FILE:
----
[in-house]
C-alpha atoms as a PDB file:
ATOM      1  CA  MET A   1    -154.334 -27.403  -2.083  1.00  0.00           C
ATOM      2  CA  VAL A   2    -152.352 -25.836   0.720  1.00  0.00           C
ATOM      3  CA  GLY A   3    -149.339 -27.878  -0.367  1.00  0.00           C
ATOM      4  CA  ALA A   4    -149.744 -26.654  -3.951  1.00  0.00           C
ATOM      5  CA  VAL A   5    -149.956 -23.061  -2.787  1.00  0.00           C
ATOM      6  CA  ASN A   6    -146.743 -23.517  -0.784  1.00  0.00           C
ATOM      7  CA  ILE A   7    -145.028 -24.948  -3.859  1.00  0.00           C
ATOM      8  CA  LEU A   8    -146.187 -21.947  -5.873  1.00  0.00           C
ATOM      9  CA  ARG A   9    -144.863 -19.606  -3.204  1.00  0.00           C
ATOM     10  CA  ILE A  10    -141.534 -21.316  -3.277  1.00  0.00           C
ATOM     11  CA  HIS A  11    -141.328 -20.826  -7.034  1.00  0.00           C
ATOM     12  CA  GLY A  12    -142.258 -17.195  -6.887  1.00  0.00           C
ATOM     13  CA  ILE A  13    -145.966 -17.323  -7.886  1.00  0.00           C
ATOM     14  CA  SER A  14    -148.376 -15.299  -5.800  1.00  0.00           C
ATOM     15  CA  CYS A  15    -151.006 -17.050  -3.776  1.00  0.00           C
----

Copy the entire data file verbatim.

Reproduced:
[in-house]
C-alpha atoms as a PDB file:
ATOM      1  CA  MET A   1    -154.334 -27.403  -2.083  1.00  0.00           C
ATOM      2  CA  VAL A   2    -152.352 -25.836   0.720  1.00  0.00           C
ATOM      3  CA  GLY A   3    -149.339 -27.878  -0.367  1.00  0.00           C
ATOM      4  CA  ALA A   4    -149.744 -26.654  -3.951  1.00  0.00           C
ATOM      5  CA  VAL A   5    -149.956 -23.061  -2.787  1.00  0.00           C
ATOM      6  CA  ASN A   6    -146.743 -23.517  -0.784  1.00  0.00           C
ATOM      7  CA  ILE A   7    -145.028 -24.948  -3.859  1.00  0.00           C
ATOM      8  CA  LEU A   8    -146.187 -21.947  -5.873  1.00  0.00           C
ATOM      9  CA  ARG A   9    -144.863 -19.606  -3.204  1.00  0.00           C
ATOM     10  CA  ILE A  10    -141.534 -21.316  -3.277  1.00  0.00           C
ATOM     11  CA  HIS A  11    -141.328 -20.826  -7.034  1.00  0.00           C
ATOM     12  CA  GLY A  12    -142.258 -17.195  -6.887  1.00  0.00           C
ATOM     13  CA  ILE A  13    -145.966 -17.323  -7.886  1.00  0.00           C
ATOM     14  CA  SER A  14    -148.376 -15.299  -5.800  1.00  0.00           C
ATOM     15  CA  CYS A  15    -151.006 -17.050  -3.776  1.00  0.00           C